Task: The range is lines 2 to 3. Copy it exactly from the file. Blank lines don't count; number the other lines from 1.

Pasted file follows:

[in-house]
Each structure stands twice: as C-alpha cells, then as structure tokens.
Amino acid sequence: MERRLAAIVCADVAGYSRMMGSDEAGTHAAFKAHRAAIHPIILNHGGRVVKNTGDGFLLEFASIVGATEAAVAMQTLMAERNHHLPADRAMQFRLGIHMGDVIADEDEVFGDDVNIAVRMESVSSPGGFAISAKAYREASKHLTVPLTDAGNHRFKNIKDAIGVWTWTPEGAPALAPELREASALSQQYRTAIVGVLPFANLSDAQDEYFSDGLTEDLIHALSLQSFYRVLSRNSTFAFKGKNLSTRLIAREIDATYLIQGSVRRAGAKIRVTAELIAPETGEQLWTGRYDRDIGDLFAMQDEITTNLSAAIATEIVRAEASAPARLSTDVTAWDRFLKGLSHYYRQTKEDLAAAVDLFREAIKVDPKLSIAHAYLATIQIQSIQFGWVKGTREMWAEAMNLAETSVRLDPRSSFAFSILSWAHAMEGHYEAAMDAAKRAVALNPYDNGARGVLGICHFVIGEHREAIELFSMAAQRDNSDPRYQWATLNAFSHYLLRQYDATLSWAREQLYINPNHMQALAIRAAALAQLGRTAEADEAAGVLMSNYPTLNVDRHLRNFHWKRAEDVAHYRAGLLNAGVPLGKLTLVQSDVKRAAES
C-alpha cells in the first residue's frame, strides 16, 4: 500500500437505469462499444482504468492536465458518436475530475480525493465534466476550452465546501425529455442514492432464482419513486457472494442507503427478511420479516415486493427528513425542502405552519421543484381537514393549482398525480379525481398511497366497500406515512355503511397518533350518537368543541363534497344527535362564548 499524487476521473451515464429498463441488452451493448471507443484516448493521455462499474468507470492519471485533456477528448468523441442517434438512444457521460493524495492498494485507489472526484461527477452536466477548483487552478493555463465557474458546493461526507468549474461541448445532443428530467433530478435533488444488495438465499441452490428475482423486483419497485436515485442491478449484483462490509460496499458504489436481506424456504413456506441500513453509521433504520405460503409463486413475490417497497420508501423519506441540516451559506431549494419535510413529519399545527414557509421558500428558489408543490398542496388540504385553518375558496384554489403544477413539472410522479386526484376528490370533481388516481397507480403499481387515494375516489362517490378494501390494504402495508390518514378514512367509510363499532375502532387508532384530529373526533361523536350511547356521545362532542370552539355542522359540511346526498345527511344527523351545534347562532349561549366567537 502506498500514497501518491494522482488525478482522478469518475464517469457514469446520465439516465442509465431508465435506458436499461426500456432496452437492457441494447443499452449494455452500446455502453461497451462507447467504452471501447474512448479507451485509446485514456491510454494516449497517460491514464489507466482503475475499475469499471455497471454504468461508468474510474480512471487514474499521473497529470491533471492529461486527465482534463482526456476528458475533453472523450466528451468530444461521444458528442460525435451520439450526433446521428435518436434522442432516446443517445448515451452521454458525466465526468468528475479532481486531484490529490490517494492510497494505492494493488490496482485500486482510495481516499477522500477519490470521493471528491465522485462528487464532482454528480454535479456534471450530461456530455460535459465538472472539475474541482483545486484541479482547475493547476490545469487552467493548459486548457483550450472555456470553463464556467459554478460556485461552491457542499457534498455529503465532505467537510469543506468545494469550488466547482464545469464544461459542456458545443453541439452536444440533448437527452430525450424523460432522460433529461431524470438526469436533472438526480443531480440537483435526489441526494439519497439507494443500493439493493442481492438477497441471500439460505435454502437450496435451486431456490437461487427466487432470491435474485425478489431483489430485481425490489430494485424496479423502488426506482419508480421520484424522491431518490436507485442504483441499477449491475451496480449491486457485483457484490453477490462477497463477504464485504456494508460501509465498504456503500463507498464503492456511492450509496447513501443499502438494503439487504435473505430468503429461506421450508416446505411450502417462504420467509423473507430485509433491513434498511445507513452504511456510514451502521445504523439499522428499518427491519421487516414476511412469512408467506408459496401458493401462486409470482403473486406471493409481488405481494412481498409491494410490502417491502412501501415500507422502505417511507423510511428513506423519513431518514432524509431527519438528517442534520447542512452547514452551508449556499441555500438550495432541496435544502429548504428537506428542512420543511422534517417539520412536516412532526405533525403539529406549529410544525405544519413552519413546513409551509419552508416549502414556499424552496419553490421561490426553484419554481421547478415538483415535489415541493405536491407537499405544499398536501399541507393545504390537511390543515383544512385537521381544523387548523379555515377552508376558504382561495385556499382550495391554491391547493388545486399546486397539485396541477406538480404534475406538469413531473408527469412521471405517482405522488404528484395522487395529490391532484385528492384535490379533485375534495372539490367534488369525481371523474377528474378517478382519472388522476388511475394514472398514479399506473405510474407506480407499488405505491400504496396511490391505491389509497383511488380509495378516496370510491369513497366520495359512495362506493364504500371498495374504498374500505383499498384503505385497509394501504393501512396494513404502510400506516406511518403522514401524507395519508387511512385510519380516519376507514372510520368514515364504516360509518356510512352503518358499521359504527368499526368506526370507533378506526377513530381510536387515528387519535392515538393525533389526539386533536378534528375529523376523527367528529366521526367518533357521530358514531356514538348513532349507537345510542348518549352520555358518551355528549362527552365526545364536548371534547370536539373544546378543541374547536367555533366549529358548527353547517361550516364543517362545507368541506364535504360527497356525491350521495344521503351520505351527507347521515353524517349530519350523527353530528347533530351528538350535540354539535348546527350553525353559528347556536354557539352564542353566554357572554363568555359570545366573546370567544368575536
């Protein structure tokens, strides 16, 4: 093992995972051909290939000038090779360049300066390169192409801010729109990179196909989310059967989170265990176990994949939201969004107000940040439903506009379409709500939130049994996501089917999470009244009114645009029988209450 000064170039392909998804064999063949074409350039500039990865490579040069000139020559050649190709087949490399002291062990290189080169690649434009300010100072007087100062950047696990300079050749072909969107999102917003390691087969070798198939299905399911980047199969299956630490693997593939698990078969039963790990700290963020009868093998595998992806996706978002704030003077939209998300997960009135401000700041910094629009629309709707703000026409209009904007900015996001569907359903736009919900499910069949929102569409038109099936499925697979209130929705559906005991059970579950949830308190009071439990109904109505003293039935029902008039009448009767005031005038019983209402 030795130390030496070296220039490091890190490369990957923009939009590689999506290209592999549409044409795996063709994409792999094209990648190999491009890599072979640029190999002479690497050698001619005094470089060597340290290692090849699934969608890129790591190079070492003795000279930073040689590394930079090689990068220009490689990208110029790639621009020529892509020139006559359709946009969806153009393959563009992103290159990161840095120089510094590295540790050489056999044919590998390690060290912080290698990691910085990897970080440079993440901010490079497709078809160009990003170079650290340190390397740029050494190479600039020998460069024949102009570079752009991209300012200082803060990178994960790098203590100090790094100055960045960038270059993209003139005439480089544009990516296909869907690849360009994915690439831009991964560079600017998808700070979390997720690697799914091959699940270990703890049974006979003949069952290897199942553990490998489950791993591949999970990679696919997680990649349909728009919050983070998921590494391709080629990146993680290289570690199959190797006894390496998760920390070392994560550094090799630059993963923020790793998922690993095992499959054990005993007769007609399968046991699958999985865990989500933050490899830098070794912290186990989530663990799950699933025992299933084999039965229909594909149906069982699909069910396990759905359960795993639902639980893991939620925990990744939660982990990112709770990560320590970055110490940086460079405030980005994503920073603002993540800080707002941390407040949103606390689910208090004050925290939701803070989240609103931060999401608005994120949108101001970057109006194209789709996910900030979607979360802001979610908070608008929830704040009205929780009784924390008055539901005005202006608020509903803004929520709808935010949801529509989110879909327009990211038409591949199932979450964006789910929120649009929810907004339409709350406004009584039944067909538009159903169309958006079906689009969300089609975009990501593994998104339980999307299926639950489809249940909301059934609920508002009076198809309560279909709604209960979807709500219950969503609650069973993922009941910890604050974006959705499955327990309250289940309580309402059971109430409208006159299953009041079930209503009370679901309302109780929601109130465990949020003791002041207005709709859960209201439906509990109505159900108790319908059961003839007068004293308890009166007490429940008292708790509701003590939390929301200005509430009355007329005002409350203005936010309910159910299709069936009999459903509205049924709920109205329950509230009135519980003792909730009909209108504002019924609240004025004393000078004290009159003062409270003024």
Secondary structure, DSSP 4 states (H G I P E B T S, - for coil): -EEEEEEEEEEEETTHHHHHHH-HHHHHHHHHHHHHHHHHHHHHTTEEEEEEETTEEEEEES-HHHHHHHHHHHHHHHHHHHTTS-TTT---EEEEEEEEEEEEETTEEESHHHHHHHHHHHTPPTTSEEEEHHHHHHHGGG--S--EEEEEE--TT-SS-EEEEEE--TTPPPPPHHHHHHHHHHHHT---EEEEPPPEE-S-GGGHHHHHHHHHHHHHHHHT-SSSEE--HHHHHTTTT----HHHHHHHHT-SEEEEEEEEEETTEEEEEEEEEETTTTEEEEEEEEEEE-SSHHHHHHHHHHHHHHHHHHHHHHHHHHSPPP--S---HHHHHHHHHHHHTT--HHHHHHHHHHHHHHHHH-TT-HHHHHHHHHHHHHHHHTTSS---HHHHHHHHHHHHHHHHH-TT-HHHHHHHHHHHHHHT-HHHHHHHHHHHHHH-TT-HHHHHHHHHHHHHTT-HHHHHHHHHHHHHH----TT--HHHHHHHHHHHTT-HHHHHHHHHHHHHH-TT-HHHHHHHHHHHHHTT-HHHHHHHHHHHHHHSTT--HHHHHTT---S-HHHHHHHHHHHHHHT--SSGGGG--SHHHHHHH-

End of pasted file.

Each structure stands twice: as C-alpha cells, then as structure tokens.
Amino acid sequence: MERRLAAIVCADVAGYSRMMGSDEAGTHAAFKAHRAAIHPIILNHGGRVVKNTGDGFLLEFASIVGATEAAVAMQTLMAERNHHLPADRAMQFRLGIHMGDVIADEDEVFGDDVNIAVRMESVSSPGGFAISAKAYREASKHLTVPLTDAGNHRFKNIKDAIGVWTWTPEGAPALAPELREASALSQQYRTAIVGVLPFANLSDAQDEYFSDGLTEDLIHALSLQSFYRVLSRNSTFAFKGKNLSTRLIAREIDATYLIQGSVRRAGAKIRVTAELIAPETGEQLWTGRYDRDIGDLFAMQDEITTNLSAAIATEIVRAEASAPARLSTDVTAWDRFLKGLSHYYRQTKEDLAAAVDLFREAIKVDPKLSIAHAYLATIQIQSIQFGWVKGTREMWAEAMNLAETSVRLDPRSSFAFSILSWAHAMEGHYEAAMDAAKRAVALNPYDNGARGVLGICHFVIGEHREAIELFSMAAQRDNSDPRYQWATLNAFSHYLLRQYDATLSWAREQLYINPNHMQALAIRAAALAQLGRTAEADEAAGVLMSNYPTLNVDRHLRNFHWKRAEDVAHYRAGLLNAGVPLGKLTLVQSDVKRAAES